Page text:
Over 150 years of history of the Keighley & Worth Valley Railway
The Worth Valley branch out of Keighley climbs up the valley serving several small Pennine villages along the way. At Oakworth, the railway leaves the valley of the River Worth and enters the valley of Bridgehouse Beck, wherein lie Haworth and the line’s terminus at Oxenhope.
The line opened in 1867, funded predominantly by wealthy local mill owners. Within a very short time, the railway became part of the Midland Railway until in 1923 at the Grouping, it was absorbed into the new London Midland and Scottish Railway. Upon Nationalisation in 1948, the line became part of British Railways, and with its fortunes declining with the rise of competition from the roads, the branch closed in 1962.
A Preservation Society was formed which created a Company to buy the line outright, lease access to Keighley station and operate a regular public service. After many years of volunteer struggle, the line re-opened to passenger traffic in June 1968, although that dream of operating a regular public service never came to fruition.
Over 150 years of history of the Worth Valley branch
For almost 100 years, the railway from Keighley to Oxenhope served the mills and people of the Worth Valley
The line was built between 1864 and 1866, opening in 1867, but with the operation of trains ‘franchised’ to the Midland Railway which operated the adjoining Bradford/Leeds – Skipton line. The Midland Railway eventually bought out the KWVR Company. In 1924 the Worth Valley branch line became part of the London, Midland & Scottish Railway and, when our railways were nationalised after World War 2, British Railways (BR) in 1948.
The steep gradient of the branch from Keighley has been a challenge for locomotives ever since the line opened on 15th April 1867. The sound of a steam locomotive tackling this climb echoes from the valley’s steep sides, while great clouds of steam add drama to the scene. Many of the woollen mills that once stood close to the line have been demolished, but a few remain as reminders that the textile industry was the reason why the line was built. Like the railway, the mills relied on coal, and the trains were able to bring hundreds of tons up the valley each week to keep the looms working by steam power. The five-mile journey is a powerful reminder of our industrial heritage, as well as being a unique way of enjoying the beautiful countryside immortalised by Charlotte, Emily and Anne Brontë.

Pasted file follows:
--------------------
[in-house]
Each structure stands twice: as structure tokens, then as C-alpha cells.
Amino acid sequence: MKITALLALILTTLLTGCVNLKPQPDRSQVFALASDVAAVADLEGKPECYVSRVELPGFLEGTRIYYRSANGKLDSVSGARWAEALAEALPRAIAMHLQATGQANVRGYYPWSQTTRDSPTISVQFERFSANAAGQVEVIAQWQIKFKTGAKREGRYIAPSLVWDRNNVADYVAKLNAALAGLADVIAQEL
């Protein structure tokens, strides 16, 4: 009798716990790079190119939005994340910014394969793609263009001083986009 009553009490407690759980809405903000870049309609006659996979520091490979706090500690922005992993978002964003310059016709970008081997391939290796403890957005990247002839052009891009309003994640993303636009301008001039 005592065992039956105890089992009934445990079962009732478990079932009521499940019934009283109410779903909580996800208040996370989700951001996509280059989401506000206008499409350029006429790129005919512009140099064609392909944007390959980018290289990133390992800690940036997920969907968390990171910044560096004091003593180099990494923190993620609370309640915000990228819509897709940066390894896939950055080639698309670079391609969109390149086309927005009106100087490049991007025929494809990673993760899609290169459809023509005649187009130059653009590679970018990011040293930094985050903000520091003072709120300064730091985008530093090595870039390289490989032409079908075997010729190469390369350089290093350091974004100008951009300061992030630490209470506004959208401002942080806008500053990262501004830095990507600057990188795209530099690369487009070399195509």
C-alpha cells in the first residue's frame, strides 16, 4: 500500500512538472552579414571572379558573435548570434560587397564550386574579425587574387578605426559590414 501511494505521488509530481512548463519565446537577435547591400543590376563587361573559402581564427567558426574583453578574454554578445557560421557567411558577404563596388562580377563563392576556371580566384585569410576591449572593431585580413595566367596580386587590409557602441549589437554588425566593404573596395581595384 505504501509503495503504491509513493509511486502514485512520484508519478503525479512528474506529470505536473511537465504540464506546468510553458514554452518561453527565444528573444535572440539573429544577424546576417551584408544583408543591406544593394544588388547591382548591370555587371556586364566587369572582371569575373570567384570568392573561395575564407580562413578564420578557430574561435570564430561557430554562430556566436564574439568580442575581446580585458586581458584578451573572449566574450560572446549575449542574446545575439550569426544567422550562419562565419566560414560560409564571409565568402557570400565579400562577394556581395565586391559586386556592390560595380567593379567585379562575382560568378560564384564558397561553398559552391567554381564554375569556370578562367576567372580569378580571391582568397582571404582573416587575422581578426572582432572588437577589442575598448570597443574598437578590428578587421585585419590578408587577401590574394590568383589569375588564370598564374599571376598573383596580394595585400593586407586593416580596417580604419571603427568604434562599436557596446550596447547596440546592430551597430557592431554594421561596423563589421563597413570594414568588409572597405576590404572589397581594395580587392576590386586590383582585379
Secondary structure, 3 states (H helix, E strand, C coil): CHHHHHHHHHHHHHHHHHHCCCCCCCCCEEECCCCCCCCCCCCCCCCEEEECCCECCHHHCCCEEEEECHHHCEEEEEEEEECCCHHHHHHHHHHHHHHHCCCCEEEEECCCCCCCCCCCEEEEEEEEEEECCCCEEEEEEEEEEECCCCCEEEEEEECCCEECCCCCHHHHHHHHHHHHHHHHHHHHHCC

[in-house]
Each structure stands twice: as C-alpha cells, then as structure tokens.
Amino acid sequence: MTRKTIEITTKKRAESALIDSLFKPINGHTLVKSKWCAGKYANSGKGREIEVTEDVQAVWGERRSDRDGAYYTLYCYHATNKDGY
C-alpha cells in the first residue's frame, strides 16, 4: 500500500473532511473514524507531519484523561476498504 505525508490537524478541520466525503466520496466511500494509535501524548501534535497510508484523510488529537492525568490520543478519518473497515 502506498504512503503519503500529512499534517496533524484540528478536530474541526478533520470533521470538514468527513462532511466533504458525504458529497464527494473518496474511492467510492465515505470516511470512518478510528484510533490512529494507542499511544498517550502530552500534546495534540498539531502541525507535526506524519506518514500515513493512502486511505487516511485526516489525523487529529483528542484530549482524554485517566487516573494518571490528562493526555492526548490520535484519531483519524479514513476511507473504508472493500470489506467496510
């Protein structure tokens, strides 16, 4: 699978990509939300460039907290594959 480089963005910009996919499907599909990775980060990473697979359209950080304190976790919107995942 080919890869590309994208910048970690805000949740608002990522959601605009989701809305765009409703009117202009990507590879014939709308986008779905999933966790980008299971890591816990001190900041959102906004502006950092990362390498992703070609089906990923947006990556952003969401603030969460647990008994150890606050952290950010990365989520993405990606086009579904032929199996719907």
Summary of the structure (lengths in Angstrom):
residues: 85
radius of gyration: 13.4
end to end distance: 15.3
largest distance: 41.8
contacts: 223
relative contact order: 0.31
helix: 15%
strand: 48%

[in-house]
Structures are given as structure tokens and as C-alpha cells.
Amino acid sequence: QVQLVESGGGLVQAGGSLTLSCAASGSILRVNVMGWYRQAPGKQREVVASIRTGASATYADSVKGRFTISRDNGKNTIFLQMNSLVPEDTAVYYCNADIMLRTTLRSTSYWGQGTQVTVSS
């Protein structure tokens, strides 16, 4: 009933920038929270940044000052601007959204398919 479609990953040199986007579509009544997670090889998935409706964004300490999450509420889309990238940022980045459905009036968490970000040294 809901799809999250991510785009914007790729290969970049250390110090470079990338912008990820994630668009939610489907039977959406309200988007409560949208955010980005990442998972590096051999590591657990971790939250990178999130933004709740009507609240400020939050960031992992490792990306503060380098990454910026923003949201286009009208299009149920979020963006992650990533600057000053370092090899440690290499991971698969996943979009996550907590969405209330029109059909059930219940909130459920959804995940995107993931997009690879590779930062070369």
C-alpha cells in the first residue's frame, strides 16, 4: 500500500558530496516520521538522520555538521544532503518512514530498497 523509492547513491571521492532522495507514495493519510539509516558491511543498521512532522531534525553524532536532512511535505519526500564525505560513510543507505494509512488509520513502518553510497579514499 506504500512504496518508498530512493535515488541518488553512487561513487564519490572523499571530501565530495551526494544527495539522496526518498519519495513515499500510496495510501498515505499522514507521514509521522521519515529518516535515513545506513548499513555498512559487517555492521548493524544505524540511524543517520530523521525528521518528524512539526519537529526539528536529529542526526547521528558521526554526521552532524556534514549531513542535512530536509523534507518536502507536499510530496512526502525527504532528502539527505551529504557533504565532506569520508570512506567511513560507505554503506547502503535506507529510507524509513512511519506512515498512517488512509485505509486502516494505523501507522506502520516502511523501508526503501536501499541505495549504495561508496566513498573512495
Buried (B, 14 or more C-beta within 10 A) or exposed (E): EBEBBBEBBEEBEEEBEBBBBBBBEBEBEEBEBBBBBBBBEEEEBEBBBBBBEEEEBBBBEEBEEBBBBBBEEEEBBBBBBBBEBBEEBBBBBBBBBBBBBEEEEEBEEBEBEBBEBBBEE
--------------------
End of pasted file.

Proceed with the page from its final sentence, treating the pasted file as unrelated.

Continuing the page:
BR’s economies closed the branch to passengers in December 1961 and to goods in June 1962, but local opposition was such that local people and railway enthusiasts joined forces to try and save it.
The KWVR in Preservation
The extensive local opposition to the Railway’s closure saw the rise of the Keighley & Worth Valley Railway Preservation Society and, by their efforts, the railway reopened on 29th June 1968.
Diesel railcars were purchased to operate a daily passenger service, a diesel locomotive to work goods trains and several steam locomotives and carriages to operate a tourist service.
Having reopened in 1968, the Worth Valley branch line has been operated and managed almost entirely by qualified volunteer members of the Preservation Society ever since. Whilst the UK rail network was privatised much later, it is not particularly recognised that the sale of the Worth Valley branch was the first privatisation of any part of British Railways and the six-year legal battle to transfer ownership was a testament to this. It is amazing to think now, but the new KWVR did not have to raise the thousands of pounds upfront to buy the Line from BR, we paid them in instalments over the following 25 years – with no interest, simply the cost of the Branch. We paid BR the final instalment in 1992.
The six-year closure led to the line’s goods and 150,000 local passengers finding other means of transport. However, a weekend morning diesel ‘shopper’ service proved viable together with a steam train service from mid-morning with daily steam train services throughout the summer and public holiday weeks. Residents of the Valley can now apply for a special pass which gives them greatly reduced fares and provides a convenient alternative to the bus, especially for those with prams and bulky goods.
Today’s passengers could well be forgiven for thinking that the KWVR has always been the clean and well-maintained place you see today. However, things were very different back in 1962 when BR closed the line and everything was left to rot away or suffer at the hands of vandals. It took six years of hard work and tireless negotiations by volunteers of the Preservation Society before passenger trains finally ran again.
The Railway today serves a dual purpose. Whilst by far the majority of its passengers travel on it for its own sake, a significant minority use it as a means of transport to reach Haworth, or to go walking on the moors. It forms the credible and convenient connecting route between the Aire Valley line at Keighley and the Calder Valley line at Hebden Bridge, the gap being covered by a highly scenic hourly bus service that is worth doing just for its own sake. This runs from outside Ingrow, Haworth and Oxenhope stations and terminates in the station forecourt at Hebden Bridge.
In the years since its reopening, not only has the KWVR developed into one of the country’s premier ‘heritage’ railways, it has continued a tradition of service to the communities along the Worth Valley and those who use the line to visit the stunningly beautiful surrounding countryside, operating rail services on more than 200 days per year.
In 2018, the KWVR celebrated its 50 years of operating the line between Keighley & Oxenhope, and has now owned and operated the branch longer than any other organisation in its 153-year history.